This story itself may sound crazy — no one would allow snakes to roam freely in a nursery— but there is a very real problem that no one is talking about: postpartum depression (PPD). And it’s just as sly as any snake, waiting to strike and squeeze the life out of what should be a beautiful moment in a woman’s life, the birth of a child. It can strike so quickly it even interrupts the bonding experience between a mother and child. Yet, many people are still tight-lipped about PPD and some women don’t feel like they can be open about it. These women often feel brushed off, just like the mother in this story, and end up deciding to take unnecessary chances with an invader rather than speak up. This is why the discussion about PPD needs to happen. Turning a blind eye to PPD can no longer be acceptable.

I struggled with depression after my first son was born and anxiety with the subsequent three. I was fortunate to have a supportive husband and a knowledgeable family physician who worked with me when the hospital and gynecologist failed. After his birth, I had experienced unexpected complications, and by the time I was released from my six-day hospital stay on a mere couple hours sleep, I felt like I was falling apart. I couldn’t fathom taking care of a child when I felt like I couldn’t even take care of myself. I felt worthless as a mother and the overwhelming feelings of guilt and shame were crushing. My husband felt very alone as I deteriorated before him. He had no idea what he could do to help. I was a shell of myself and I couldn’t make it better.

Thankfully, I had a common sense family physician who removed me from the counterproductive medication I was given at the hospital. The physician assured me my feelings were common and in time I would feel like myself again. It took me weeks before I began to feel better. Getting the proper help and listening to my body was a must. I had to realize it was OK to open up and ask for help, but it wasn’t easy. Like many mothers, I didn’t want to admit I needed help because it felt like if I wasn’t able to care for my child, it meant I didn’t love him.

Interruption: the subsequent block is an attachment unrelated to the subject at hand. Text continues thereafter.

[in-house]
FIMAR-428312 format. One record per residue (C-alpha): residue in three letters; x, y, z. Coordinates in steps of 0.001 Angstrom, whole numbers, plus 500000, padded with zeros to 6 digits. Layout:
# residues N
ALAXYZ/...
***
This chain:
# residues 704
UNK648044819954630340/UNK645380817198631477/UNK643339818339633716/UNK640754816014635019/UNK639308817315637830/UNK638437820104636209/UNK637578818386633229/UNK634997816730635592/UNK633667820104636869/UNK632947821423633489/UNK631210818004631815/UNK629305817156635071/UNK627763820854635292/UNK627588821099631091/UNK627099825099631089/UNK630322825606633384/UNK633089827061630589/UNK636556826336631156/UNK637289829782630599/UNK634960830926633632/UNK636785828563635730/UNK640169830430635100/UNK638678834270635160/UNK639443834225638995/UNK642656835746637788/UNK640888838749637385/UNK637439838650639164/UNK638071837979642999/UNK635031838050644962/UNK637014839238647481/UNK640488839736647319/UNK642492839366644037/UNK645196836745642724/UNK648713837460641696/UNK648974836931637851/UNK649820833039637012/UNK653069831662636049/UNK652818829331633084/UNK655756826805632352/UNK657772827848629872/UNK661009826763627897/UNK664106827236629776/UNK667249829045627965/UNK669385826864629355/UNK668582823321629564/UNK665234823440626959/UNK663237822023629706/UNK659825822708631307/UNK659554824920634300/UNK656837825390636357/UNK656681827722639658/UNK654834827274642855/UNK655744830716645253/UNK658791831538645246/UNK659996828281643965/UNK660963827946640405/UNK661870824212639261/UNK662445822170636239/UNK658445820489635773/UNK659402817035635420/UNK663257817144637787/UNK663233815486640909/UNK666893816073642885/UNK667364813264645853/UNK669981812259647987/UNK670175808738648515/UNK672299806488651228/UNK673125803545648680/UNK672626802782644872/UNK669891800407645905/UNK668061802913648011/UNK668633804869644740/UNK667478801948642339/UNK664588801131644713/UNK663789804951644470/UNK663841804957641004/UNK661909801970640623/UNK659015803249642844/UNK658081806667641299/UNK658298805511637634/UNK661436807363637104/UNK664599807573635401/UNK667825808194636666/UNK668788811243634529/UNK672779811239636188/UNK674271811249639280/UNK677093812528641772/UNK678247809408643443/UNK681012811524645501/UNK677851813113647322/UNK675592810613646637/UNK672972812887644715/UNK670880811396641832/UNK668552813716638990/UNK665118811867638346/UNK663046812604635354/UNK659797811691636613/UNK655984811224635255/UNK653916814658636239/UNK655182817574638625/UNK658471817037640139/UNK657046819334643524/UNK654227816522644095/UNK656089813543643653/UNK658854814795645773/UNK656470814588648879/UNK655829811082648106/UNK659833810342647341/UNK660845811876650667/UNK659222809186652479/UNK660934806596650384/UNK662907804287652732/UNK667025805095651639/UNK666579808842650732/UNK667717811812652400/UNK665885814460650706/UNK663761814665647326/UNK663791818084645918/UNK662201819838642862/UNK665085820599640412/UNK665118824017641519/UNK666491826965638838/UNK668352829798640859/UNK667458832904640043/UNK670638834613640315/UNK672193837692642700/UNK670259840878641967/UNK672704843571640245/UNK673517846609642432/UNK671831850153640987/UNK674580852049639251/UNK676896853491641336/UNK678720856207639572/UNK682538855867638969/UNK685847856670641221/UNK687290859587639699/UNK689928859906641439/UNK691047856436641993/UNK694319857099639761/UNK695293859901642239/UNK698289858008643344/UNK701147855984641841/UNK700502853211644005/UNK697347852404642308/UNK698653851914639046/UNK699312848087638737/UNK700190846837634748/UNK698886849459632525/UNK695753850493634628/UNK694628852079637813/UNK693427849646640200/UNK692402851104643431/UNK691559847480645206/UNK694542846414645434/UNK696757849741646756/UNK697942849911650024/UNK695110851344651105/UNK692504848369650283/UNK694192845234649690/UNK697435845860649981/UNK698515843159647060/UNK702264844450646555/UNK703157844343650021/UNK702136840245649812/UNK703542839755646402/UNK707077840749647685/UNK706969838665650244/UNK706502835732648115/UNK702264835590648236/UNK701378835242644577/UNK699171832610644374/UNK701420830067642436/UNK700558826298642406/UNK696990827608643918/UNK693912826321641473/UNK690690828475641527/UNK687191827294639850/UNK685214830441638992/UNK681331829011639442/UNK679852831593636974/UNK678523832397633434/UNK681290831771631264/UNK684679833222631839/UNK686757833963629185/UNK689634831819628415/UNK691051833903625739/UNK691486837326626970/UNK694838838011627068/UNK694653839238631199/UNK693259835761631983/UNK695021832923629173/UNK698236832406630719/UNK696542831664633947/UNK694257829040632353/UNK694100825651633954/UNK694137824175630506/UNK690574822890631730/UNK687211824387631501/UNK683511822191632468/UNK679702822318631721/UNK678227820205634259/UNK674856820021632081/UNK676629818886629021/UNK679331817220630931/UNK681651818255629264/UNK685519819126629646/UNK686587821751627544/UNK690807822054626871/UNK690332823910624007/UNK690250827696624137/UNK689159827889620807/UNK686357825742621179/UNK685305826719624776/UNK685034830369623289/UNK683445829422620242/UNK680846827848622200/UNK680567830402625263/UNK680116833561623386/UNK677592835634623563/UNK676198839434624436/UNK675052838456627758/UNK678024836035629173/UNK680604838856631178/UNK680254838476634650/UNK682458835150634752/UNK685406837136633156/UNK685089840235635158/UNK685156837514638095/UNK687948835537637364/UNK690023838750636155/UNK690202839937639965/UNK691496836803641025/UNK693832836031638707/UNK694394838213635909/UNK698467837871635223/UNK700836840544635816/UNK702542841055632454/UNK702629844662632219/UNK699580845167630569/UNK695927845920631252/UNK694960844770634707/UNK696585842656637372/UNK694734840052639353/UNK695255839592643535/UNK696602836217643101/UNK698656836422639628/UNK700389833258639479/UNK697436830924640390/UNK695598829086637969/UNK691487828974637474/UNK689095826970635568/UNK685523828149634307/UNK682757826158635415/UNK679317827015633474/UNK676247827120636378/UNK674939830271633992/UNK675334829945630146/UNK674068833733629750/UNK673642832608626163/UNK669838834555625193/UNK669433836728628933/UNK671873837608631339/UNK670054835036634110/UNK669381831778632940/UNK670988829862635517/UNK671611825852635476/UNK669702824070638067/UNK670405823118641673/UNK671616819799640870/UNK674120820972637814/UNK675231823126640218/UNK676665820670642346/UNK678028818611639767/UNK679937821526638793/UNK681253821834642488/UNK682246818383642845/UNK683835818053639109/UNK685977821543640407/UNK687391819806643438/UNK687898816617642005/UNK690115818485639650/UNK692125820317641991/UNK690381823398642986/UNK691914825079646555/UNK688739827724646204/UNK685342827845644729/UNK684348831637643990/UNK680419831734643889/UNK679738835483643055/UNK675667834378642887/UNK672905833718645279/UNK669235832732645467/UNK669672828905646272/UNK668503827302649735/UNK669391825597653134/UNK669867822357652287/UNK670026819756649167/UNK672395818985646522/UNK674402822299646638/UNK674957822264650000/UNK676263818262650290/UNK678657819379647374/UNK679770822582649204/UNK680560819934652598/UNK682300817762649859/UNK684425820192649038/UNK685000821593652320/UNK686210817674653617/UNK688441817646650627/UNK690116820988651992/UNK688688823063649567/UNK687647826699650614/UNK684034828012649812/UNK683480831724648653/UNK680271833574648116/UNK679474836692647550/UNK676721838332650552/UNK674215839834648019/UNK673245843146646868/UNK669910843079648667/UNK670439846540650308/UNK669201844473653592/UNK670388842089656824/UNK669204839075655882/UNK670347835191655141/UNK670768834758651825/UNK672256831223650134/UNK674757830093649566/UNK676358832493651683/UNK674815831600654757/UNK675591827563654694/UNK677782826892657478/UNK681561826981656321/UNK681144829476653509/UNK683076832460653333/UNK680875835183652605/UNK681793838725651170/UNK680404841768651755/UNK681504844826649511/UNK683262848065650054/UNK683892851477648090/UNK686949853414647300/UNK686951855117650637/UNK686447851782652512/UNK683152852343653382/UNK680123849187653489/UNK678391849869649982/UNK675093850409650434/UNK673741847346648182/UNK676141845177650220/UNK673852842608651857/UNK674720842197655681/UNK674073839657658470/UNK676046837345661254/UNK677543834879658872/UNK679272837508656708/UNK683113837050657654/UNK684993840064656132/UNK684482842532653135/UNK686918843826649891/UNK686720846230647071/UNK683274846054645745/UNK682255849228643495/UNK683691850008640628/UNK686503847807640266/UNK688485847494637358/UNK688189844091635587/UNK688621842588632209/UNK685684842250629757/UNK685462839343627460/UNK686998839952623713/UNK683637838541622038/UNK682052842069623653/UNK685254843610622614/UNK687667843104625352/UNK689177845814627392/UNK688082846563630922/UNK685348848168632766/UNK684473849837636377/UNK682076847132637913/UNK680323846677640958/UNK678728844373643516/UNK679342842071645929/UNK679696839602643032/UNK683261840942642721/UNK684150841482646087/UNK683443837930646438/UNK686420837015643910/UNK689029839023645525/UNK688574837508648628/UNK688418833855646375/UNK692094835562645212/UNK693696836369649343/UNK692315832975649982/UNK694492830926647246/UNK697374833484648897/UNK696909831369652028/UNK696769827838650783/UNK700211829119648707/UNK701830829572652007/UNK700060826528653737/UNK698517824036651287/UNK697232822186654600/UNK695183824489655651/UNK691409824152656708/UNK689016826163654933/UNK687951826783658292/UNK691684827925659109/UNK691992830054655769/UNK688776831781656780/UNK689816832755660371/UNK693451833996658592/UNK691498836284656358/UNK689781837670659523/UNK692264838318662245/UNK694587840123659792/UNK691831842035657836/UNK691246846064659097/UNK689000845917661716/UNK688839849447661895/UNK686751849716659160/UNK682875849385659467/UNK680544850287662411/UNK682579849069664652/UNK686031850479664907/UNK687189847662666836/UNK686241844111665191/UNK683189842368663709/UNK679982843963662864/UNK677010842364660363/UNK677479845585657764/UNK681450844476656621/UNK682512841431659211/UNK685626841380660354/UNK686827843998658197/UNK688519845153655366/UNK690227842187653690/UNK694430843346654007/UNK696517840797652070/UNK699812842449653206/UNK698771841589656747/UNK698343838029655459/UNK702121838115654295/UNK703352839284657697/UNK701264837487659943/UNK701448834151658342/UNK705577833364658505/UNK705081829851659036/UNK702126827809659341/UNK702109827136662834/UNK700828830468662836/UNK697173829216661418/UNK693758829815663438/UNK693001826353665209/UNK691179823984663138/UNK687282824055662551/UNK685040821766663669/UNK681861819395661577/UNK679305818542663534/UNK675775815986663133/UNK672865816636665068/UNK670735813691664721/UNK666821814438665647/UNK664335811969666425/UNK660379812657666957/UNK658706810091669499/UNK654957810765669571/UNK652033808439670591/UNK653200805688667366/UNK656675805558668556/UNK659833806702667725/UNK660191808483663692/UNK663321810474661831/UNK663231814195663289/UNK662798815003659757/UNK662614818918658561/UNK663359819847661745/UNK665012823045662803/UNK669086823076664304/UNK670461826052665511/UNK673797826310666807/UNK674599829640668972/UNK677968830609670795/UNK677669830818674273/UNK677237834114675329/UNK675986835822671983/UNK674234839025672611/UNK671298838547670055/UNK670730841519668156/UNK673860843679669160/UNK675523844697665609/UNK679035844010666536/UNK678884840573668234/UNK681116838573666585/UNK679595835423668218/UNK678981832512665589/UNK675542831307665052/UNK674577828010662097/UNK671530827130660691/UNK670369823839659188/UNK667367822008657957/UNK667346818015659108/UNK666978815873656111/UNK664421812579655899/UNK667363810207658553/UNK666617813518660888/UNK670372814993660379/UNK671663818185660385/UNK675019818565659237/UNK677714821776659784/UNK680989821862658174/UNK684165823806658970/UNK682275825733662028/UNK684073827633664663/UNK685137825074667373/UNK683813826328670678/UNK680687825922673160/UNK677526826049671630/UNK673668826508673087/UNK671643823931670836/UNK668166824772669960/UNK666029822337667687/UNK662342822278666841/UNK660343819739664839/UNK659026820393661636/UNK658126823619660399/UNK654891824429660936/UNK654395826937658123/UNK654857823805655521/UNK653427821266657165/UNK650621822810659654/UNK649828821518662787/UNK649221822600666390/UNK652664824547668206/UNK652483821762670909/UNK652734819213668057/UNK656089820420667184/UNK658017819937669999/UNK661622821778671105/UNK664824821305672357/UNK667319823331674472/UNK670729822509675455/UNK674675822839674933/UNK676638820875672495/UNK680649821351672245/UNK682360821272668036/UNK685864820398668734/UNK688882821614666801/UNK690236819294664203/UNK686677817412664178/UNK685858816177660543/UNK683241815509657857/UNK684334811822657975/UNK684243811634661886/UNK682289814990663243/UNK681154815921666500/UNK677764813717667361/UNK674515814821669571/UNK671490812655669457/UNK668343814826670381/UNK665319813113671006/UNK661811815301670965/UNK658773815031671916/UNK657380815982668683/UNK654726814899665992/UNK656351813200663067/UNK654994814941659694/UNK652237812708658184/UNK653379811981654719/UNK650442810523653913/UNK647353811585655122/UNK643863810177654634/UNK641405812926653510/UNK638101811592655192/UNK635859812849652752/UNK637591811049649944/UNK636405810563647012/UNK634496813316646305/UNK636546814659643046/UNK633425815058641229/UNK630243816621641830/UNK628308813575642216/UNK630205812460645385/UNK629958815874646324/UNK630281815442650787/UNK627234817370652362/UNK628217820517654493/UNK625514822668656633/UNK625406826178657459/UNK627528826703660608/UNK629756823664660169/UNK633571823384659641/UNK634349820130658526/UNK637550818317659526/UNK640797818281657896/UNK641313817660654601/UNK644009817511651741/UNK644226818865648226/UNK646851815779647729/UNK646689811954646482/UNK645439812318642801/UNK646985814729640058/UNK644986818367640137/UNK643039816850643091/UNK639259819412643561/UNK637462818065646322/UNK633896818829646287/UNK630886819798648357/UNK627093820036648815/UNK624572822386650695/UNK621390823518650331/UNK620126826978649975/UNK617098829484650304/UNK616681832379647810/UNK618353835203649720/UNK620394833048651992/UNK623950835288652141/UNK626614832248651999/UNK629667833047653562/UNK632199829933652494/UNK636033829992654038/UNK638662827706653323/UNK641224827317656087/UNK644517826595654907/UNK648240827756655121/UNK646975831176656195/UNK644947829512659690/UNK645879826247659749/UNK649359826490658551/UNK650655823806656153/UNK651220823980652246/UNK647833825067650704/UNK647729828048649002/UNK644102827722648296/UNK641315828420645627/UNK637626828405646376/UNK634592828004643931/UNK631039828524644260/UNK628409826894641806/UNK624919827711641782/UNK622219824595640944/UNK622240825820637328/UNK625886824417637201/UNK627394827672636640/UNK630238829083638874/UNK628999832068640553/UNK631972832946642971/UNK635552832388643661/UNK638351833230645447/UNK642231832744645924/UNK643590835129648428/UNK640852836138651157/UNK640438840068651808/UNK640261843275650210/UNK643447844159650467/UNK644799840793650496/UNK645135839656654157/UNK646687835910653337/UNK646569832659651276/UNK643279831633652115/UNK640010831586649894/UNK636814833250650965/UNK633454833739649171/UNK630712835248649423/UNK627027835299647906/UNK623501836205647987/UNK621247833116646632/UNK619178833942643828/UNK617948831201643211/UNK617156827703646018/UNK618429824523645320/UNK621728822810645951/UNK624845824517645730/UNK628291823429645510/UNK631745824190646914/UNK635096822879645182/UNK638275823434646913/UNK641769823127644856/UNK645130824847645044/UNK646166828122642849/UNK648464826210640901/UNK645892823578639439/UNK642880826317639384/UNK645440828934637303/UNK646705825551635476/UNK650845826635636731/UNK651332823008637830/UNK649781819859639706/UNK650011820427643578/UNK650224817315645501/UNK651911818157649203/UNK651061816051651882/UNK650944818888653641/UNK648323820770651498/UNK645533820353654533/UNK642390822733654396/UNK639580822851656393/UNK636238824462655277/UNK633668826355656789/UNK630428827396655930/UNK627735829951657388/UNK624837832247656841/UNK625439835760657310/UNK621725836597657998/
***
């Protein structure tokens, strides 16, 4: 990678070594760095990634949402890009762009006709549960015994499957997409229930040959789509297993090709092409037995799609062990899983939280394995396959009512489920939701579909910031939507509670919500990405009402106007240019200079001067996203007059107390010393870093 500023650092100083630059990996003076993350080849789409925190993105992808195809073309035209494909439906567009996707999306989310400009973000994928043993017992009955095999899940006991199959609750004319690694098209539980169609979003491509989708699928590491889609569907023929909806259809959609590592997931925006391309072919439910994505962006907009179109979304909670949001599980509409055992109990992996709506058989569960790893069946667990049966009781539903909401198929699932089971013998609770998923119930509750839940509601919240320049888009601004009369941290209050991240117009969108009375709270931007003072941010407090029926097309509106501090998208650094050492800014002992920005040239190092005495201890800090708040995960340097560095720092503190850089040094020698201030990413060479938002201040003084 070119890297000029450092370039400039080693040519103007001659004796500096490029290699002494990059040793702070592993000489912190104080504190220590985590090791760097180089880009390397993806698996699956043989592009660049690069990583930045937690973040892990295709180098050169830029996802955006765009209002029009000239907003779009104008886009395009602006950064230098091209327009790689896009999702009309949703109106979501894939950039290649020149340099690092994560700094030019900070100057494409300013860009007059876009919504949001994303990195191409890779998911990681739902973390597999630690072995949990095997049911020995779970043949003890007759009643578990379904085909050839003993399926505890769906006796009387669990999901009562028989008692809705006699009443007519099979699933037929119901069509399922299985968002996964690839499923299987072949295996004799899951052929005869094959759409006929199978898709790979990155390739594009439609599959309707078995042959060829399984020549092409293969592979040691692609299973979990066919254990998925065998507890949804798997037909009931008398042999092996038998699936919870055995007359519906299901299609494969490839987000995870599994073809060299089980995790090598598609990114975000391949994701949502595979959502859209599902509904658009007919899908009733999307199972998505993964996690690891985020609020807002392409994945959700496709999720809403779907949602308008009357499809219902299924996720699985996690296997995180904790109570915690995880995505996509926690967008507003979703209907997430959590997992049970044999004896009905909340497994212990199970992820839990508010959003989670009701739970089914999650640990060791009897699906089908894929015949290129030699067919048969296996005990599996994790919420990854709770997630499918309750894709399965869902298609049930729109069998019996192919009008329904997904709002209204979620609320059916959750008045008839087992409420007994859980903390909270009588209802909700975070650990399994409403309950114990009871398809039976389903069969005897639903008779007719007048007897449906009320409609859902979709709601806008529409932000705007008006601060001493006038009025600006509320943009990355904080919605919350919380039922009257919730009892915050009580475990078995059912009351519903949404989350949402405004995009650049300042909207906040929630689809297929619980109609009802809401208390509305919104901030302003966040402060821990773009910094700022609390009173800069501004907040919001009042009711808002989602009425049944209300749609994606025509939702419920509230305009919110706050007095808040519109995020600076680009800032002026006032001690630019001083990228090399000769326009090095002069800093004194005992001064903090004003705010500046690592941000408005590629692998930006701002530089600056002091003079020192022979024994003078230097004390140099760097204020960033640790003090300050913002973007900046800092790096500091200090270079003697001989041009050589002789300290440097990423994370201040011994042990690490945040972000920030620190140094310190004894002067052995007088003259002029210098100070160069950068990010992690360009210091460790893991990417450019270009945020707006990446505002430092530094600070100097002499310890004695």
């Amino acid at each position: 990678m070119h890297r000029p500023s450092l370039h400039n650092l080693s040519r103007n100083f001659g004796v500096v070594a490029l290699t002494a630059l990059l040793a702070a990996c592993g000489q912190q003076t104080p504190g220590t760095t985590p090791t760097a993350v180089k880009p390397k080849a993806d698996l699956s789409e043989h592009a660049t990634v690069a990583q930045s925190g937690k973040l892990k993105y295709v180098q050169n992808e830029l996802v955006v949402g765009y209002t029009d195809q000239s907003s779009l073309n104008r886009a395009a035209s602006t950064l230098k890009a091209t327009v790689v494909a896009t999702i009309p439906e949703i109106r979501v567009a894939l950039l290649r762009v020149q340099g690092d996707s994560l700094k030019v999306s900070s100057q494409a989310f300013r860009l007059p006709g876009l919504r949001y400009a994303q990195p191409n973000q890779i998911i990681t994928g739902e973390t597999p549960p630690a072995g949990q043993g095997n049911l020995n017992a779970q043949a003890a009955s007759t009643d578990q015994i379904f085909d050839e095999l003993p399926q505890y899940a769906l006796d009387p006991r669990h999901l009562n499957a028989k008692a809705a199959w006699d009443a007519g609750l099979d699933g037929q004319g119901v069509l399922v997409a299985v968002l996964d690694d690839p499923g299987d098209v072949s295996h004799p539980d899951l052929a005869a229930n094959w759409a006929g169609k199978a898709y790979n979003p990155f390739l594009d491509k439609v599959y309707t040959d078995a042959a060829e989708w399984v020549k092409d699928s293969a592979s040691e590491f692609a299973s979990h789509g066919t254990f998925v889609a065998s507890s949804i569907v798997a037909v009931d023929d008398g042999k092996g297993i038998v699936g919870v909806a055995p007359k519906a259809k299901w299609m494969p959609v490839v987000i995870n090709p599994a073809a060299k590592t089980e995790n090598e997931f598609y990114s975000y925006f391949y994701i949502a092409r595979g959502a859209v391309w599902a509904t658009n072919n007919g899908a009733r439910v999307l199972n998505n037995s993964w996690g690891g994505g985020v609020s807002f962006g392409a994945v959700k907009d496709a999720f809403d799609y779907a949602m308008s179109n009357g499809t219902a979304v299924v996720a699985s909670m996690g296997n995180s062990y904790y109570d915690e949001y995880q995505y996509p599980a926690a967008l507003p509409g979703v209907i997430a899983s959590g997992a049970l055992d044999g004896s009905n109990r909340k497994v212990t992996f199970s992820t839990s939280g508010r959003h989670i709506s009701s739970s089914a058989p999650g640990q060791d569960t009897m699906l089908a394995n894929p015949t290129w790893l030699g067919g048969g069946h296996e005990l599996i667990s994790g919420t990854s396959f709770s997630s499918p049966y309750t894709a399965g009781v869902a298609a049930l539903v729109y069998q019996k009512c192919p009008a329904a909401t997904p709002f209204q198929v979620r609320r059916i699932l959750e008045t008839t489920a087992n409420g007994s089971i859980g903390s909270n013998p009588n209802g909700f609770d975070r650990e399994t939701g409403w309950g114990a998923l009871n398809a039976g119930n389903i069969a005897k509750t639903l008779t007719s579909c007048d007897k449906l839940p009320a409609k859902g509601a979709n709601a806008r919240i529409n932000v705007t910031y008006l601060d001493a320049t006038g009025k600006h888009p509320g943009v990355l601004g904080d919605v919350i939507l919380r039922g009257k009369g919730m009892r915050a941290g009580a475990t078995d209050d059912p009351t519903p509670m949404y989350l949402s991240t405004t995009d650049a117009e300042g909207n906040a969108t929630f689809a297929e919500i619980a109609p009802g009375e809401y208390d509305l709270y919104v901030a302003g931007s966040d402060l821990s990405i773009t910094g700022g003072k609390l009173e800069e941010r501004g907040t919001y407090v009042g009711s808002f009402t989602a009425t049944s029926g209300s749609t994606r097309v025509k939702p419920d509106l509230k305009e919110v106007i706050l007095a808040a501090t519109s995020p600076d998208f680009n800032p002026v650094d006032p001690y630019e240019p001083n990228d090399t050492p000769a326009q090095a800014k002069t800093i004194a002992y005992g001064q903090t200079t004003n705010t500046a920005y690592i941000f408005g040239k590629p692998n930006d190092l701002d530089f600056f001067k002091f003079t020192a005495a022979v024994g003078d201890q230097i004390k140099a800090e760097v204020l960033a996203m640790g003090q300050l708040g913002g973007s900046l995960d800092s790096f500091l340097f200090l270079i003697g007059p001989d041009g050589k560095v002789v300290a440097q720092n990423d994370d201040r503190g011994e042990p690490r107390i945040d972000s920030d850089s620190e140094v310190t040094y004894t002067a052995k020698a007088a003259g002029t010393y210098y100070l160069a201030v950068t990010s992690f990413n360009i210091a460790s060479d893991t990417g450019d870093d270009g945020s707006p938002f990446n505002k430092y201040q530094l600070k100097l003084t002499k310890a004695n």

Over the years, I’ve personally witnessed other women struggle with PPD in various degrees, most more severe than my personal experience. The biggest issue I saw was the judgment these women faced. Comments like, “Shake it off,” and “You just have to get on with life,” invalidated their struggle and made them afraid to reach out. PPD has nothing to do with how strong a woman is anymore than someone dealing with physical pain. If a woman broke her leg on a icy sidewalk, she would be encouraged to seek medical care. The same woman suffering deep emotional distress cannot be asked to brush off her emotional pain and steer free of a qualified professional.

Pregnancy and childbirth are wonderful and natural, but they can also come with a price. Women experience very real hormonal and physical changes — before, during and after pregnancy — and the effects are real. With so much recognition of all the amazing things a woman’s body can do, why is there still a stigma around the emotional changes that happen during any of her body’s natural processes?

Real change about PPD needs to happen long before a women ever gets pregnant. Healthy conversations about how hormones can affect mood and cause depression need to couple with discussions explaining the physical processes of womanhood. Young women need to know they are supported and loved even when they are struggling with the real emotional effects of hormone fluctuations. So if the time comes, they can be honest and talk about how they feel.

PPD and depression are real and treatable. Seek help and discuss depression with your daughters (and sons). Please be aware of some signs of PPD:

– Feelings of anger or irritability

– Lack of interest in the baby

– Appetite and sleep disturbance

-Crying and sadness

-Feelings of guilt, shame or hopelessness

There is hope, but we have to start talking about it. We have to discuss it often and we have to support each other. When we fail to acknowledge the mere existence of PPD and depression, we are all failing.

Follow this journey on CrossRoadTrippers.

The Powerful Reason This Girl Got the Words 'I'm Fine' Tattooed on Her Thigh

“Dear mom and dad,” Bekah Miles’ Facebook post begins. “Please don’t kill me over this permanent choice. I want you to hear me out.”

Her “permanent choice” is a tattoo on her thigh, but the 20-year-old’s decision had nothing to do with rebelling against her parents. Instead, she’s using it to start a conversation about mental health. From an observer, her tattoo reads, “I’m fine.” From Miles’ perspective, it says, “Save me.”

“To me, it means that others see this person that seems okay, but, in reality, is not okay at all,” the post reads. “It reminds me that people who may appear happy, may be at battle with themselves.”

When she posted a picture of her tattoo on Facebook with a heartfelt explanation, it went viral. Currently, it has over 280,000 shares.

In a follow-up post, Miles said she never expected the picture to go beyond her friends and family, and encouraged others to continue spreading the message.

“Please, please, please don’t stop the conversation,” she said. “It needs to keep going.”

Read the original, viral post below: 

(Dear mom and dad, please don’t kill me over this permanent choice. I want you to hear me out.)